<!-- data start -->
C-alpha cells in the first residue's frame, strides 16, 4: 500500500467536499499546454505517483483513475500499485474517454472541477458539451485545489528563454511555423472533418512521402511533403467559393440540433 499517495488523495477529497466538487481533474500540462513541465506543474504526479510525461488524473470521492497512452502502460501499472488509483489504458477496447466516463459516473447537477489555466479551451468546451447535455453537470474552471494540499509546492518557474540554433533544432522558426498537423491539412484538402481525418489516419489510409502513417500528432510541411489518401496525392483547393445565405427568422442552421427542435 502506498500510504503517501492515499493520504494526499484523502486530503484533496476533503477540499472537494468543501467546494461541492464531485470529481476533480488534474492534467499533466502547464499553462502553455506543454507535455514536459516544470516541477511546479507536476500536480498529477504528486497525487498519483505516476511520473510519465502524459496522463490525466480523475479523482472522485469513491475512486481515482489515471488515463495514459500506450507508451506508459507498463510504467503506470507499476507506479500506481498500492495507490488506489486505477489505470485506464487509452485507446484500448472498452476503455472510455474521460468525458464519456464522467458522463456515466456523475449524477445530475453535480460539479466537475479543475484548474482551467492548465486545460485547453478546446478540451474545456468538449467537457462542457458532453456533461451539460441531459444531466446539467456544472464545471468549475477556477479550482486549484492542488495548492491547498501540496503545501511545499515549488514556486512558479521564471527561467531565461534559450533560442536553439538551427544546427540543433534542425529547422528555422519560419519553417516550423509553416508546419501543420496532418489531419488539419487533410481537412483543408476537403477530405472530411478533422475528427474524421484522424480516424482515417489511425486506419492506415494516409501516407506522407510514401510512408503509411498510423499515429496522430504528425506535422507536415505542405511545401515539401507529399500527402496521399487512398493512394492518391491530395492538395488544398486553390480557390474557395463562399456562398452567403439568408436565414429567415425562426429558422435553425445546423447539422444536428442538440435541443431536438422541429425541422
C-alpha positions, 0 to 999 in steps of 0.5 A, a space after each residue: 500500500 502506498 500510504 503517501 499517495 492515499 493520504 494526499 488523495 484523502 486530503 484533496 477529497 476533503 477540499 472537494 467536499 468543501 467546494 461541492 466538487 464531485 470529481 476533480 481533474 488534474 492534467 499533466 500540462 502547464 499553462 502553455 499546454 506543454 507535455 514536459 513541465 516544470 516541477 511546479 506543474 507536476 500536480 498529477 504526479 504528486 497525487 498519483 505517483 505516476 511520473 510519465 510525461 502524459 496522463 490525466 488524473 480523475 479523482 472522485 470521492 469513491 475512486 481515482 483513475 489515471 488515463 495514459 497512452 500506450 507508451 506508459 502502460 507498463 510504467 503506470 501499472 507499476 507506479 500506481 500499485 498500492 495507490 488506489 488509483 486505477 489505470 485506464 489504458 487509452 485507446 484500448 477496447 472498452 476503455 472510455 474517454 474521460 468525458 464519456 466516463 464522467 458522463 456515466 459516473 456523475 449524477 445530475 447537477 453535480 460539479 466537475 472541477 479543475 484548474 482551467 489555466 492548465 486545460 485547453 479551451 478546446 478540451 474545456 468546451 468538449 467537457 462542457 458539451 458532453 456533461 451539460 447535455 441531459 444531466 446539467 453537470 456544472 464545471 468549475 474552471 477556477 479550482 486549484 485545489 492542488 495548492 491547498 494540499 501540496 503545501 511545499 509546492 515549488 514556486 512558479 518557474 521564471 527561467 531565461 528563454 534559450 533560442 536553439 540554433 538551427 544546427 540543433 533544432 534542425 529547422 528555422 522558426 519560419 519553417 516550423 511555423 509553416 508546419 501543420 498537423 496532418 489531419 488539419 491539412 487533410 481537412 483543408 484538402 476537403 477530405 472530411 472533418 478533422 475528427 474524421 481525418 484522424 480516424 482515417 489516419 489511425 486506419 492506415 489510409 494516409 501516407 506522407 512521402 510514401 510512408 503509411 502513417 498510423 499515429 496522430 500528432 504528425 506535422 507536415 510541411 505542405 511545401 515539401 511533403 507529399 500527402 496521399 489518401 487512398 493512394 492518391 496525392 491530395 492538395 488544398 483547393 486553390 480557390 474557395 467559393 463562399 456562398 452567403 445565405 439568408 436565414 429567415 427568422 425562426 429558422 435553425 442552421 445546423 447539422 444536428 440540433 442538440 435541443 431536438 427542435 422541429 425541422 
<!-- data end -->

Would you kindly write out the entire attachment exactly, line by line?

C-alpha cells in the first residue's frame, strides 16, 4: 500500500467536499499546454505517483483513475500499485474517454472541477458539451485545489528563454511555423472533418512521402511533403467559393440540433 499517495488523495477529497466538487481533474500540462513541465506543474504526479510525461488524473470521492497512452502502460501499472488509483489504458477496447466516463459516473447537477489555466479551451468546451447535455453537470474552471494540499509546492518557474540554433533544432522558426498537423491539412484538402481525418489516419489510409502513417500528432510541411489518401496525392483547393445565405427568422442552421427542435 502506498500510504503517501492515499493520504494526499484523502486530503484533496476533503477540499472537494468543501467546494461541492464531485470529481476533480488534474492534467499533466502547464499553462502553455506543454507535455514536459516544470516541477511546479507536476500536480498529477504528486497525487498519483505516476511520473510519465502524459496522463490525466480523475479523482472522485469513491475512486481515482489515471488515463495514459500506450507508451506508459507498463510504467503506470507499476507506479500506481498500492495507490488506489486505477489505470485506464487509452485507446484500448472498452476503455472510455474521460468525458464519456464522467458522463456515466456523475449524477445530475453535480460539479466537475479543475484548474482551467492548465486545460485547453478546446478540451474545456468538449467537457462542457458532453456533461451539460441531459444531466446539467456544472464545471468549475477556477479550482486549484492542488495548492491547498501540496503545501511545499515549488514556486512558479521564471527561467531565461534559450533560442536553439538551427544546427540543433534542425529547422528555422519560419519553417516550423509553416508546419501543420496532418489531419488539419487533410481537412483543408476537403477530405472530411478533422475528427474524421484522424480516424482515417489511425486506419492506415494516409501516407506522407510514401510512408503509411498510423499515429496522430504528425506535422507536415505542405511545401515539401507529399500527402496521399487512398493512394492518391491530395492538395488544398486553390480557390474557395463562399456562398452567403439568408436565414429567415425562426429558422435553425445546423447539422444536428442538440435541443431536438422541429425541422
C-alpha positions, 0 to 999 in steps of 0.5 A, a space after each residue: 500500500 502506498 500510504 503517501 499517495 492515499 493520504 494526499 488523495 484523502 486530503 484533496 477529497 476533503 477540499 472537494 467536499 468543501 467546494 461541492 466538487 464531485 470529481 476533480 481533474 488534474 492534467 499533466 500540462 502547464 499553462 502553455 499546454 506543454 507535455 514536459 513541465 516544470 516541477 511546479 506543474 507536476 500536480 498529477 504526479 504528486 497525487 498519483 505517483 505516476 511520473 510519465 510525461 502524459 496522463 490525466 488524473 480523475 479523482 472522485 470521492 469513491 475512486 481515482 483513475 489515471 488515463 495514459 497512452 500506450 507508451 506508459 502502460 507498463 510504467 503506470 501499472 507499476 507506479 500506481 500499485 498500492 495507490 488506489 488509483 486505477 489505470 485506464 489504458 487509452 485507446 484500448 477496447 472498452 476503455 472510455 474517454 474521460 468525458 464519456 466516463 464522467 458522463 456515466 459516473 456523475 449524477 445530475 447537477 453535480 460539479 466537475 472541477 479543475 484548474 482551467 489555466 492548465 486545460 485547453 479551451 478546446 478540451 474545456 468546451 468538449 467537457 462542457 458539451 458532453 456533461 451539460 447535455 441531459 444531466 446539467 453537470 456544472 464545471 468549475 474552471 477556477 479550482 486549484 485545489 492542488 495548492 491547498 494540499 501540496 503545501 511545499 509546492 515549488 514556486 512558479 518557474 521564471 527561467 531565461 528563454 534559450 533560442 536553439 540554433 538551427 544546427 540543433 533544432 534542425 529547422 528555422 522558426 519560419 519553417 516550423 511555423 509553416 508546419 501543420 498537423 496532418 489531419 488539419 491539412 487533410 481537412 483543408 484538402 476537403 477530405 472530411 472533418 478533422 475528427 474524421 481525418 484522424 480516424 482515417 489516419 489511425 486506419 492506415 489510409 494516409 501516407 506522407 512521402 510514401 510512408 503509411 502513417 498510423 499515429 496522430 500528432 504528425 506535422 507536415 510541411 505542405 511545401 515539401 511533403 507529399 500527402 496521399 489518401 487512398 493512394 492518391 496525392 491530395 492538395 488544398 483547393 486553390 480557390 474557395 467559393 463562399 456562398 452567403 445565405 439568408 436565414 429567415 427568422 425562426 429558422 435553425 442552421 445546423 447539422 444536428 440540433 442538440 435541443 431536438 427542435 422541429 425541422 